April 10, 2016
After a grand mal seizure hit a 42-year-old man at work, he was rushed to the emergency department at Lourdes Medical Center in Camden. The seizure itself lasted only a minute, but he was still in danger: paramedics noticed that his pulse was jumping around wildly, going from 130 beats per minute at one reading to 190 the next.
What happened next was only possible because of the man's Fitbit heart tracker.
The emergency room doctors described their dilemma in this month's issue of the Annals of Emergency Medicine. An electric shock, or cardioversion, could help the man's heartbeat go back to normal. But the doctors couldn't be sure the procedure was safe until they knew when his arrhythmia began.
The patient hadn't noticed his heartbeat was irregular until doctors pointed it out, so he couldn't help them. Thankfully, his Fitbit watch could.
Worn around the man's wrist, the Fitbit activity tracker had been monitoring his heart rate all day. Once they knew when his symptoms had started, the doctors could be confident that they had made the right diagnosis.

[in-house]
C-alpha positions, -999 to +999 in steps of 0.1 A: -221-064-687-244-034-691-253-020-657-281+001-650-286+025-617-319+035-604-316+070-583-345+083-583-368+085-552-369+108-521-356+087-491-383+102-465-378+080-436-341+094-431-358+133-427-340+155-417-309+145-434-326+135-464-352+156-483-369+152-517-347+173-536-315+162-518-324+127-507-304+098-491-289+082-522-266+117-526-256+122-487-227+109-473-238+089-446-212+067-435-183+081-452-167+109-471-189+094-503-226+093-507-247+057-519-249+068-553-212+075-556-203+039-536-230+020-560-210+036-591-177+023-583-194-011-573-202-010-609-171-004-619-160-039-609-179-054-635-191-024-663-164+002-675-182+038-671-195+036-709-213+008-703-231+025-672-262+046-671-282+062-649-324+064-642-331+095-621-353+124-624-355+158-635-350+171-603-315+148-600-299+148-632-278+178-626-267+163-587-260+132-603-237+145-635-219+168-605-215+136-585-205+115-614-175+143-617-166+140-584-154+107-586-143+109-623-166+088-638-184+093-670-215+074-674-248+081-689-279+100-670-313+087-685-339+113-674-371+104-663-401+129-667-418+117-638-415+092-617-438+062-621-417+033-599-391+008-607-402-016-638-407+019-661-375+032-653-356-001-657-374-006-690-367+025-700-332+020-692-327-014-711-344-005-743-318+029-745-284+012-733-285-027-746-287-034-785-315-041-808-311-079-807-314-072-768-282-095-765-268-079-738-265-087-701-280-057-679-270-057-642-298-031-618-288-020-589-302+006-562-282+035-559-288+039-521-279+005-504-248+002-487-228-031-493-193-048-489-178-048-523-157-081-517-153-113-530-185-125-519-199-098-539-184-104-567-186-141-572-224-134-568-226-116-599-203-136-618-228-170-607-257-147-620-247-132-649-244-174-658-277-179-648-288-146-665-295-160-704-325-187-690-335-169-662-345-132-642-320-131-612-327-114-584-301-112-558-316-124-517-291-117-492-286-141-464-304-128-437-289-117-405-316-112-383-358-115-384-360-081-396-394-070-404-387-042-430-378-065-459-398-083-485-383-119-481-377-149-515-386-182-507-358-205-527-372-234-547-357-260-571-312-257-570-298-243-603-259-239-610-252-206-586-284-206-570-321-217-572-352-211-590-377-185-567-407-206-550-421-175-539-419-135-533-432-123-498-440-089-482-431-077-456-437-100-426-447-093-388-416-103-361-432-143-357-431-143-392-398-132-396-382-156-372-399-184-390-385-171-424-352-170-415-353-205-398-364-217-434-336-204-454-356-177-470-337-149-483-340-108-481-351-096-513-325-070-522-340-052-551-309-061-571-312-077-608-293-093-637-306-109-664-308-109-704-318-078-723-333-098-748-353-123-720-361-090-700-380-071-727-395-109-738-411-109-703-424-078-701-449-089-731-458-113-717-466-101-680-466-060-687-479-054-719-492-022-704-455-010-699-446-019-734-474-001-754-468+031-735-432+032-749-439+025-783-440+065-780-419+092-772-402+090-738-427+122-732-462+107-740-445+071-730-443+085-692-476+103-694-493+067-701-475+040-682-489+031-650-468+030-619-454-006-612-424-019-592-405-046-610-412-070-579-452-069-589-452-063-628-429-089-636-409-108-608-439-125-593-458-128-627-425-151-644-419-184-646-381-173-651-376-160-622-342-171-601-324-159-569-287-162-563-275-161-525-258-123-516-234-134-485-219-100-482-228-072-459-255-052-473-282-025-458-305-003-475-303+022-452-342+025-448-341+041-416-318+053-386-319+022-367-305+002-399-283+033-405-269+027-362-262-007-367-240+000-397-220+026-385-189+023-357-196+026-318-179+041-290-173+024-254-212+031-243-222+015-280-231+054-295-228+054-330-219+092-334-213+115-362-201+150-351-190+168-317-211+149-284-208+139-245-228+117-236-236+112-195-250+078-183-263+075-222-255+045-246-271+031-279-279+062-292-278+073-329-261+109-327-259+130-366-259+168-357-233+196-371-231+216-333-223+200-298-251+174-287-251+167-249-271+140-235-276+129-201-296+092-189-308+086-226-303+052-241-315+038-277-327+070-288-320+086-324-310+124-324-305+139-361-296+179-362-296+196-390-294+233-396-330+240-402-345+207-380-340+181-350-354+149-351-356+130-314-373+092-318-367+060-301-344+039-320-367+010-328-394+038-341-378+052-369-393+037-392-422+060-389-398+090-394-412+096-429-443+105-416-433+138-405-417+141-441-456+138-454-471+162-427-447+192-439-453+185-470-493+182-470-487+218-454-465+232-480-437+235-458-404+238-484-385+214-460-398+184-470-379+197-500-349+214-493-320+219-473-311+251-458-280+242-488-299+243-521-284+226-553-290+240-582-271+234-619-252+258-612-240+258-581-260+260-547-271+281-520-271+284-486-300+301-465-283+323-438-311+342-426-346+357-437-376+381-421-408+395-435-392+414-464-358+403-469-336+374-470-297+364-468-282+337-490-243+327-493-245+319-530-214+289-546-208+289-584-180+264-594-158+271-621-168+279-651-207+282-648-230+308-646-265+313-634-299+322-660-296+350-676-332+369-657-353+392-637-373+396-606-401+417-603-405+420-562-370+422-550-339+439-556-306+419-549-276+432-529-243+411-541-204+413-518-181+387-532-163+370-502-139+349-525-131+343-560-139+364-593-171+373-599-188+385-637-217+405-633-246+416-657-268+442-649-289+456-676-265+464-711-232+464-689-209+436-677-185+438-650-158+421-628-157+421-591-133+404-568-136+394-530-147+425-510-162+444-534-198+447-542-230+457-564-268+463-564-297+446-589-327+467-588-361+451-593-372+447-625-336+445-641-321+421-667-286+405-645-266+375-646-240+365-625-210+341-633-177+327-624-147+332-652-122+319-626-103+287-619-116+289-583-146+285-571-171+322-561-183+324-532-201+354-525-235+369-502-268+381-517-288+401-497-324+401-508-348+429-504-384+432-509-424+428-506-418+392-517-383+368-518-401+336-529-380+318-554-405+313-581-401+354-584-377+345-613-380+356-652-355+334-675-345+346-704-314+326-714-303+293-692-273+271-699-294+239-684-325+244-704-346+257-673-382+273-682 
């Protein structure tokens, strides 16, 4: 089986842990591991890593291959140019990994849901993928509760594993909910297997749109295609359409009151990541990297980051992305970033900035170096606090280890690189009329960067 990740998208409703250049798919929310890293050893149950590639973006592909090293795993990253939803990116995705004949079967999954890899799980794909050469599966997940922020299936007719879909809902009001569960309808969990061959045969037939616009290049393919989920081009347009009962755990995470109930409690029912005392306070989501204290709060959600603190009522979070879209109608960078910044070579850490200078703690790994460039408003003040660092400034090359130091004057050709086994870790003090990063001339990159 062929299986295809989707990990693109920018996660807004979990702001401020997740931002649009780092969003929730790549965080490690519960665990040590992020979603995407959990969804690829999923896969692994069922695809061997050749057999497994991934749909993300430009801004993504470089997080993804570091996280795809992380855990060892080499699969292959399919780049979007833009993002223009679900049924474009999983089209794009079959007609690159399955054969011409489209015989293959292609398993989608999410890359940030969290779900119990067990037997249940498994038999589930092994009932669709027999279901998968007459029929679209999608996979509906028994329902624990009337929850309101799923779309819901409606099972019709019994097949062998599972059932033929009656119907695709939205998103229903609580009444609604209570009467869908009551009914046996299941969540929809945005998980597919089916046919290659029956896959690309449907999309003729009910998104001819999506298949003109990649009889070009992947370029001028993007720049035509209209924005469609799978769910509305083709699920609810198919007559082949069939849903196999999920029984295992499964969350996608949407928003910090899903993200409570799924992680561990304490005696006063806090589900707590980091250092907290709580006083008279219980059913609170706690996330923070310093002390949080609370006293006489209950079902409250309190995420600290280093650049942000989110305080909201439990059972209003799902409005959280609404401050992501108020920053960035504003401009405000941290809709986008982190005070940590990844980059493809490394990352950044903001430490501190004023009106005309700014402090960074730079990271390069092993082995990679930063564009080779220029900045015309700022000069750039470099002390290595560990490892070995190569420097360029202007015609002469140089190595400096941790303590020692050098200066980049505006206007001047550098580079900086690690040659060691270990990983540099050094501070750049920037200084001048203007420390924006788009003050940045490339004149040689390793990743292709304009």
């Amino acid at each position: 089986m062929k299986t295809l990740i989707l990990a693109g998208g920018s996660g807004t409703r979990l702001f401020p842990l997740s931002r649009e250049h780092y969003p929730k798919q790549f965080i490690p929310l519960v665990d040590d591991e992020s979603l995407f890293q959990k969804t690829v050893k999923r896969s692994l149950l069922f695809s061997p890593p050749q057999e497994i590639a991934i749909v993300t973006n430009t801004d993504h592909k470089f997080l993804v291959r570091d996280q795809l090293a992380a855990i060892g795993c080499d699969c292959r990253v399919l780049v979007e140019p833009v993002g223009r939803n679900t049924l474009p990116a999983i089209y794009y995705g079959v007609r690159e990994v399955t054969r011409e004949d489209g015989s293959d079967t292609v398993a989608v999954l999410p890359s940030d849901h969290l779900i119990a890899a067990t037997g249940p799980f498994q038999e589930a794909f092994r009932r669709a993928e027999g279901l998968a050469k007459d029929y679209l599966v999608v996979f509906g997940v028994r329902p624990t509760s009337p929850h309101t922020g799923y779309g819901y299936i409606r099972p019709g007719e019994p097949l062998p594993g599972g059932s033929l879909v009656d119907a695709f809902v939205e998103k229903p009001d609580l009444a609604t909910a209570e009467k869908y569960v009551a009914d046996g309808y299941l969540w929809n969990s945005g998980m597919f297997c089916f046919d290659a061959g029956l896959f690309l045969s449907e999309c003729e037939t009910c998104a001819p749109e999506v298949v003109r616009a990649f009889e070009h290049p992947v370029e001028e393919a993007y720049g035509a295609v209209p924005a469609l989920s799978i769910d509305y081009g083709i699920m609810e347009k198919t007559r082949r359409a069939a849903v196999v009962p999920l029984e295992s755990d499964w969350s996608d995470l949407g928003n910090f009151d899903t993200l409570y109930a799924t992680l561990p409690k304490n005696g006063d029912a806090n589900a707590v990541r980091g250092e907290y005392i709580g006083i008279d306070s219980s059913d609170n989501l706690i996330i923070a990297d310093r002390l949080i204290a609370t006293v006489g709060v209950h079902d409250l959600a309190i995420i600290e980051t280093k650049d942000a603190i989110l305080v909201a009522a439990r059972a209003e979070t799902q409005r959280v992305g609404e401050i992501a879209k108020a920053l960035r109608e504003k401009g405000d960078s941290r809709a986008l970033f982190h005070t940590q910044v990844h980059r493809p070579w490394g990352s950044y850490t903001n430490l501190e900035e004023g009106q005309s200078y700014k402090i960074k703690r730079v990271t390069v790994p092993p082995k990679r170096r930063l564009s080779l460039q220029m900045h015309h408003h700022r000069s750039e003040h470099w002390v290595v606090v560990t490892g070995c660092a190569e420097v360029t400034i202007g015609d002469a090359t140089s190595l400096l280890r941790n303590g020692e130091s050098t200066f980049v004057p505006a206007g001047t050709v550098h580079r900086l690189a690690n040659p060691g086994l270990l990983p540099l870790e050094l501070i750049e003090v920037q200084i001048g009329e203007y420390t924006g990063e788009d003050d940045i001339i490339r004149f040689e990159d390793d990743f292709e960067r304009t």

"The identification that the patient’s atrial fibrillation was present for only a few hours permitted him to undergo cardioversion," the doctors wrote.
This is not the first time that Fitbit has helped a patient in a life-threatening situation.
A teenage girl in England went to the hospital after noticing abnormal readings on her device and discovered she had an undiagnosed heart condition. In Australia, a grandfather realized that he was about to have a heart attack after looking at his Fitbit and got into an ambulance just in time.
However, this is the first case reported in a medical journal where doctors made a decision based on Fitbit data.
"To our knowledge, this is the first report to use the information in an activity tracker–smartphone system to assist in specific medical decision-making," the doctors noted in their case study.
Activity trackers are not officially approved as medical devices, so it's up to the doctor to trust them or not. Still, this case in South Jersey shows that wearable technology can be used for much more than fitness or weight loss.